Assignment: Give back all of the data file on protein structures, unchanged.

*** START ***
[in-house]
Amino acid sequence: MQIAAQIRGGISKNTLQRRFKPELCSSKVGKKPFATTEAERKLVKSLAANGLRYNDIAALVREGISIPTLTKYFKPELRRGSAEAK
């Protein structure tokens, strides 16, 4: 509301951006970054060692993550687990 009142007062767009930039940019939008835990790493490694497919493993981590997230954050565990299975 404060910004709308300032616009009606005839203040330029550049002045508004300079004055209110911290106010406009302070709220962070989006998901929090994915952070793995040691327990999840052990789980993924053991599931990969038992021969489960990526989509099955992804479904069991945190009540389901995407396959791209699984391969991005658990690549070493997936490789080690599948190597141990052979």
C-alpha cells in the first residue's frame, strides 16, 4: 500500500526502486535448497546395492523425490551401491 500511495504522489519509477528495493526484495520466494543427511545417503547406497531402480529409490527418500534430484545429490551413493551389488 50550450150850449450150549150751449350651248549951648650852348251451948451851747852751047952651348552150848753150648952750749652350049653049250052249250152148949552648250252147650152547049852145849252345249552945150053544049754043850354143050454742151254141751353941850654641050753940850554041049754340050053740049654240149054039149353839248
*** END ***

[in-house]
Amino acid sequence: MQIAAQIRGGISKNTLQRRFKPELCSSKVGKKPFATTEAERKLVKSLAANGLRYNDIAALVREGISIPTLTKYFKPELRRGSAEAK
């Protein structure tokens, strides 16, 4: 509301951006970054060692993550687990 009142007062767009930039940019939008835990790493490694497919493993981590997230954050565990299975 404060910004709308300032616009009606005839203040330029550049002045508004300079004055209110911290106010406009302070709220962070989006998901929090994915952070793995040691327990999840052990789980993924053991599931990969038992021969489960990526989509099955992804479904069991945190009540389901995407396959791209699984391969991005658990690549070493997936490789080690599948190597141990052979």
C-alpha cells in the first residue's frame, strides 16, 4: 500500500526502486535448497546395492523425490551401491 500511495504522489519509477528495493526484495520466494543427511545417503547406497531402480529409490527418500534430484545429490551413493551389488 50550450150850449450150549150751449350651248549951648650852348251451948451851747852751047952651348552150848753150648952750749652350049653049250052249250152148949552648250252147650152547049852145849252345249552945150053544049754043850354143050454742151254141751353941850654641050753940850554041049754340050053740049654240149054039149353839248